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1903 GLADIATOR
1903 Gladiator
4 seat tonneau 12 hp

GLADIATOR

Despite its English sounding name Gladiator was a French concern that involved two of the great names of the French motor industry: Alexandre Darracq and Adolphe Clement, although there were strong English connections. In 1891 Darracq and Jean Aucoc formed a partnership to make Gladiator bicycles at a factory in the eastern outskirts of Paris at Pre-Saint-Gervais. Late in 1896 an English financial syndicate that included Harry Lawson of Dunlop bought the cycle firms of Clement, Gladiator, and the French branch of Humber. Clement and Darracq initially joined the board of this conglomerate but Darracq soon departed to pursue motorcar making on his own account. Cars under the names of both Clement and Gladiator were on the market by 1900 although they were of different design, Clements being made in Adolphe's own factory on the bank of the Seine at Levallois-Perret whilst Gladiators came from the original Pre-Saint-Gervais establishment.

Production of Gladiators was running at over 1,000 cars per annum in 1902, four-fifths of which were sold in England where they were handled by S F Edge until he gave his full attention to marketing Napiers and Gladiator established its own London agency in 1905. Clement had resigned from the Clement-Gladiator concern at the end of 1903 but retained the Levallois-Perret factory to make Clement-Bayard motorcars (that were sold in England under the name Talbot) but Clement-Gladiator continued to use his name on the shaft-drive cars made at Pre-Saint-Gervais, whilst chain-driven products were marketed as Gladiators.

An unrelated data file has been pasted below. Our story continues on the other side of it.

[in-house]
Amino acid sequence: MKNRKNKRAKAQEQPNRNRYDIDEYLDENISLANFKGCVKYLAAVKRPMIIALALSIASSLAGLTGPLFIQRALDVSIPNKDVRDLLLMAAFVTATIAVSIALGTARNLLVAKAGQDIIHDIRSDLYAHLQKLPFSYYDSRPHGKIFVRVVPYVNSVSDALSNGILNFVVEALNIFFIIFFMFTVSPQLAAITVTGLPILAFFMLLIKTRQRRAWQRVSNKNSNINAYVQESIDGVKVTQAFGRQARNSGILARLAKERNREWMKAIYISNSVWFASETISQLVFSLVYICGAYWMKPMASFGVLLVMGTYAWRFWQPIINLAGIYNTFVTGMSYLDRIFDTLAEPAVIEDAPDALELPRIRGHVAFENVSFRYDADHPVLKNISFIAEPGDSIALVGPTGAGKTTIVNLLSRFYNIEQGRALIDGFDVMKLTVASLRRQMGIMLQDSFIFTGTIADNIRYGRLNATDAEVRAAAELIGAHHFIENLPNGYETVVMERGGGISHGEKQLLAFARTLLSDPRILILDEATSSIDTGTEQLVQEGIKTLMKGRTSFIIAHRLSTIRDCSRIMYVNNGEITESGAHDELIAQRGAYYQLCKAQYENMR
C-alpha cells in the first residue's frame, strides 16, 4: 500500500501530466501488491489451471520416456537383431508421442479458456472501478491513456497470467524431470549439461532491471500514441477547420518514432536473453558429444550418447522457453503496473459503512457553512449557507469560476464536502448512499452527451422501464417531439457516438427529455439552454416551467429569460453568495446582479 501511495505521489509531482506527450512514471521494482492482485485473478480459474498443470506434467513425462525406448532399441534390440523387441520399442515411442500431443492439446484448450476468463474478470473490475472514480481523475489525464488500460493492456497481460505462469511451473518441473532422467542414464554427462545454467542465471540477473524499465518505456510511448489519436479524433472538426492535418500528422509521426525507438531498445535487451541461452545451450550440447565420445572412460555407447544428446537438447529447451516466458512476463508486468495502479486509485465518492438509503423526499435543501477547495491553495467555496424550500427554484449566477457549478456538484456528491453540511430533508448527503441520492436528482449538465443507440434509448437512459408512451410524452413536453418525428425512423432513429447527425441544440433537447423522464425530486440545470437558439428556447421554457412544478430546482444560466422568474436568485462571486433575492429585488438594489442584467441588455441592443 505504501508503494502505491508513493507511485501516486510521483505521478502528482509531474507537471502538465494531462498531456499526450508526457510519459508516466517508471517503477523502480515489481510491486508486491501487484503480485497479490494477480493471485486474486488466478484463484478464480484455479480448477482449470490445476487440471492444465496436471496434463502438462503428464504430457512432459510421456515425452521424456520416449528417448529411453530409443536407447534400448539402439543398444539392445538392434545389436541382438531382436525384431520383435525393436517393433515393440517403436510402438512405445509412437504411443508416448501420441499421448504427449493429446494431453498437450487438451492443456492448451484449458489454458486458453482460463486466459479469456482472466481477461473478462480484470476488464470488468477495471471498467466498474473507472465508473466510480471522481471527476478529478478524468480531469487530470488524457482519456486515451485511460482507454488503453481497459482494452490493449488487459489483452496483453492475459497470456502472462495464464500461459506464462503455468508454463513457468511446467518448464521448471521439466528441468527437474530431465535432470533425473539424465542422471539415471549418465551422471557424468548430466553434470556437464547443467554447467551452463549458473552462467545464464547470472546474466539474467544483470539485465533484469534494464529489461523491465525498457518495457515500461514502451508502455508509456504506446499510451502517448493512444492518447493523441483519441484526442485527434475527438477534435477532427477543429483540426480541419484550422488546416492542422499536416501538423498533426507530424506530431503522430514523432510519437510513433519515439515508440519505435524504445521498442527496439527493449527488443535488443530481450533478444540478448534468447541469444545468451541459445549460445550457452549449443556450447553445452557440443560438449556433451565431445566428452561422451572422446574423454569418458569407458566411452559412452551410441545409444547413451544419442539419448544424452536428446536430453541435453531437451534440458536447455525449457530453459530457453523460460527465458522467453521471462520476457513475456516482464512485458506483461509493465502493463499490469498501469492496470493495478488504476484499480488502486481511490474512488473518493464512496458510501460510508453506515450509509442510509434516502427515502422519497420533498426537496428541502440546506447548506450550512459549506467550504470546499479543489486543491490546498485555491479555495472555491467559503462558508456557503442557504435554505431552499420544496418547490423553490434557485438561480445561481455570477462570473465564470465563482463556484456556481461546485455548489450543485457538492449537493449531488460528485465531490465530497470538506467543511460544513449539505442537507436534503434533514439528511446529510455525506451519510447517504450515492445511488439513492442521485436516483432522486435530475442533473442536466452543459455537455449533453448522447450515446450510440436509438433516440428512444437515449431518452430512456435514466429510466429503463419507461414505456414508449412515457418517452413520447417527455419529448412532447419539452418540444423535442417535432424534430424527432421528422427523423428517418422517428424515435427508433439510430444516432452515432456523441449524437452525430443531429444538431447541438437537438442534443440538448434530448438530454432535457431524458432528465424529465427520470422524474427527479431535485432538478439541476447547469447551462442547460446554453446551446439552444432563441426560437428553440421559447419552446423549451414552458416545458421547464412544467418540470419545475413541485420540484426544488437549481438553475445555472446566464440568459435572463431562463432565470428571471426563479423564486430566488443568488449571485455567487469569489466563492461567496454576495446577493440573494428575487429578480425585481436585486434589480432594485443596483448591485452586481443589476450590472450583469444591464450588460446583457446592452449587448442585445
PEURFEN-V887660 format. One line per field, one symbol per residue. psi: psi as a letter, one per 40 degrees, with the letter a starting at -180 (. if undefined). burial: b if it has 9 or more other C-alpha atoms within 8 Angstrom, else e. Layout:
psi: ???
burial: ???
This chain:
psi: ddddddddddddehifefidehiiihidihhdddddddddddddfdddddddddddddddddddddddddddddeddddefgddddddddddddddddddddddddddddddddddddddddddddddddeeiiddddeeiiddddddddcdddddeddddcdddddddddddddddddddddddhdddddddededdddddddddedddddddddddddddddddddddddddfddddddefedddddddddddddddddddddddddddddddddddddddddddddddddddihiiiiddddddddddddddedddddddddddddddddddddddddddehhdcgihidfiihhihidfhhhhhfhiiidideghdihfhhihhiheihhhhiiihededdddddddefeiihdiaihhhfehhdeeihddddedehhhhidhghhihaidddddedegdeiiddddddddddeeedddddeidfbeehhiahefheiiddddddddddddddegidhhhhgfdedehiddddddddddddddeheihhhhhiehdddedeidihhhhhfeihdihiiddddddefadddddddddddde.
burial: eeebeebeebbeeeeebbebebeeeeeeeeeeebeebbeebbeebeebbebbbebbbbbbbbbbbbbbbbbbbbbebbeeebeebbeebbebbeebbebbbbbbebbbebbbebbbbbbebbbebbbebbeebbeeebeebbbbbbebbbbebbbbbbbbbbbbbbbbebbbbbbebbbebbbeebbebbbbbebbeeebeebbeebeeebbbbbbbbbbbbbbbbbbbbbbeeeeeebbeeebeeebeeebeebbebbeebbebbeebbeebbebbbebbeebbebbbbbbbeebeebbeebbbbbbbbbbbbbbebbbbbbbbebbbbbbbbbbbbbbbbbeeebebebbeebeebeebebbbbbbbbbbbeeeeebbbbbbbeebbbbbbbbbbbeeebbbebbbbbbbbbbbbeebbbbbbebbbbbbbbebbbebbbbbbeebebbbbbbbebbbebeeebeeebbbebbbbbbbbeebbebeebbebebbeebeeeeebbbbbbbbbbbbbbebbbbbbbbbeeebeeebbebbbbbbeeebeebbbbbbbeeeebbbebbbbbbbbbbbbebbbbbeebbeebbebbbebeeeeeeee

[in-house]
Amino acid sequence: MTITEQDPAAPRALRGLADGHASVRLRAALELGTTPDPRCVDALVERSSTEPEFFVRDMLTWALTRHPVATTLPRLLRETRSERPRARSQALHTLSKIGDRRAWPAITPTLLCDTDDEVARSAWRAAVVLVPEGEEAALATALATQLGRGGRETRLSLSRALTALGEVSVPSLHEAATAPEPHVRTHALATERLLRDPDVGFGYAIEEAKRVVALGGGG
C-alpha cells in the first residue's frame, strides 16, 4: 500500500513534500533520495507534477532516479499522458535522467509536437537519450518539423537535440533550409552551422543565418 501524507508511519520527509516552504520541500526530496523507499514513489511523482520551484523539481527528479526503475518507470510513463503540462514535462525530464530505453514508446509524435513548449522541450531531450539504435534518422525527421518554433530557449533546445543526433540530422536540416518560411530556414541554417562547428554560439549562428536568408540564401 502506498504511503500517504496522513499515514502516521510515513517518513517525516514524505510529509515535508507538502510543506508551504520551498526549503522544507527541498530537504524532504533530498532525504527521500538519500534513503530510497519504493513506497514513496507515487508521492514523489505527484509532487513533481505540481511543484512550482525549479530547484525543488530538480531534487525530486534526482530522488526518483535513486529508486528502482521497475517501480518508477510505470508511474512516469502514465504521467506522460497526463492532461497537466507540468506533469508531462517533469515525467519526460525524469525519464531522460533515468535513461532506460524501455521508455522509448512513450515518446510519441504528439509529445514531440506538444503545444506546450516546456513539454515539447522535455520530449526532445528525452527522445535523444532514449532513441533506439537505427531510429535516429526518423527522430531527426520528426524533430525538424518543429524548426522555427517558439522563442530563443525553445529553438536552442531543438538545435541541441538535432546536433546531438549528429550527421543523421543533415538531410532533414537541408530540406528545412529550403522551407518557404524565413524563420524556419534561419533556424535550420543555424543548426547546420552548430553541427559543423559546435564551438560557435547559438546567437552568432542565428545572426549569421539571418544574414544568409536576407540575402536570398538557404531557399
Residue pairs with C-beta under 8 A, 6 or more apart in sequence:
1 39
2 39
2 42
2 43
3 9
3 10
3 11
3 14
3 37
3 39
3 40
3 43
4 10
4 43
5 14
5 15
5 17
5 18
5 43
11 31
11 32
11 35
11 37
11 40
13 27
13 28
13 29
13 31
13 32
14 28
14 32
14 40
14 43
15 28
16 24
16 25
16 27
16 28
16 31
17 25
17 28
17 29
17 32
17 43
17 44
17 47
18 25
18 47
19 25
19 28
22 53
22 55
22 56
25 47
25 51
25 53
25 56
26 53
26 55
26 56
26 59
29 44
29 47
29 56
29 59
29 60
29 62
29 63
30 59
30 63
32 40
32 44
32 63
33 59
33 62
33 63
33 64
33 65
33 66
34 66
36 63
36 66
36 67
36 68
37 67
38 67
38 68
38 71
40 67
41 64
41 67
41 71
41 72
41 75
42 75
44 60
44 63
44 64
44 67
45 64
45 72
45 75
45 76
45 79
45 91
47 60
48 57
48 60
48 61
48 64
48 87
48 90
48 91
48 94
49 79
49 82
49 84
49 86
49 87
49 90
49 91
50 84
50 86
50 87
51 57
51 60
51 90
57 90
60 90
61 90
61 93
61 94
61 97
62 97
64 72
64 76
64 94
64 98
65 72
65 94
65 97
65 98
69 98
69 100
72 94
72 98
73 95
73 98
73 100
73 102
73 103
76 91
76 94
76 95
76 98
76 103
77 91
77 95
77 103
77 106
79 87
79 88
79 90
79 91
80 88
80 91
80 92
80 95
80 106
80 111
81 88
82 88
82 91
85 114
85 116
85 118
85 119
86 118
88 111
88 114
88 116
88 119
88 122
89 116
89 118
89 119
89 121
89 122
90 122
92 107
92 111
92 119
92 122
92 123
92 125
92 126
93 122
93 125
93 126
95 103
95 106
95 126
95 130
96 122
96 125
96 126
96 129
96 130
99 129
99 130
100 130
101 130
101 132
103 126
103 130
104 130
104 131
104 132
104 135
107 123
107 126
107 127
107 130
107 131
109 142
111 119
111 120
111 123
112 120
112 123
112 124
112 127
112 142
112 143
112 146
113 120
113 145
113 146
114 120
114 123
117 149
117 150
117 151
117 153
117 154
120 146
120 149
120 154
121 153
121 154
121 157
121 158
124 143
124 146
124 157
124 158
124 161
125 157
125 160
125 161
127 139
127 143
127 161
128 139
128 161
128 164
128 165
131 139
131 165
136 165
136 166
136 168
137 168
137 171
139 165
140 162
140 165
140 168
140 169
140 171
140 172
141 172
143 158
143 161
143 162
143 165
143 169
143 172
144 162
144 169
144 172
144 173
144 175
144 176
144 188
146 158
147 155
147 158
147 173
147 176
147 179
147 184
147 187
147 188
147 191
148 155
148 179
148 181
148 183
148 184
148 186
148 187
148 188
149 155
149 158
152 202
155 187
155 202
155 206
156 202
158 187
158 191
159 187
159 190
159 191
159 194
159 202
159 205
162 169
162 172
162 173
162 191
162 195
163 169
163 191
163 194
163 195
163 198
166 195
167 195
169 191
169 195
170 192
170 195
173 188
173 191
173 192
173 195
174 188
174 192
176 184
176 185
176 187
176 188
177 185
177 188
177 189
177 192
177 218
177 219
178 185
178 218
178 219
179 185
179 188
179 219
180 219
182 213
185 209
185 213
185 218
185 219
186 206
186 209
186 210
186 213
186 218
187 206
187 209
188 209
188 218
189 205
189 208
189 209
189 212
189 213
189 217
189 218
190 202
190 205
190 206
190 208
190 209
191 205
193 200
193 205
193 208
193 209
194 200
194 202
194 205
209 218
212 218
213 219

The Clement name was dropped in 1907 and in 1909 another French manufacturer in which du Cros had a financial interest, Vinot et Deguingand, took over Gladiator and transferred production to Puteaux with the Pre-Saint-Gervais factory reverting to cycle making. Unlike the Clement-Gladiator days there was nothing to distinguish between Vinot and Gladiator cars beyond the radiator badge, and little to distinguish either from the products of many other makers.

There was never a bad or eccentric Gladiator, and their cars from 1901 until the Vinot takeover sold well. After the takeover the marque had no raison d'etre and disappeared in 1920 whilst Vinot expired six years later.


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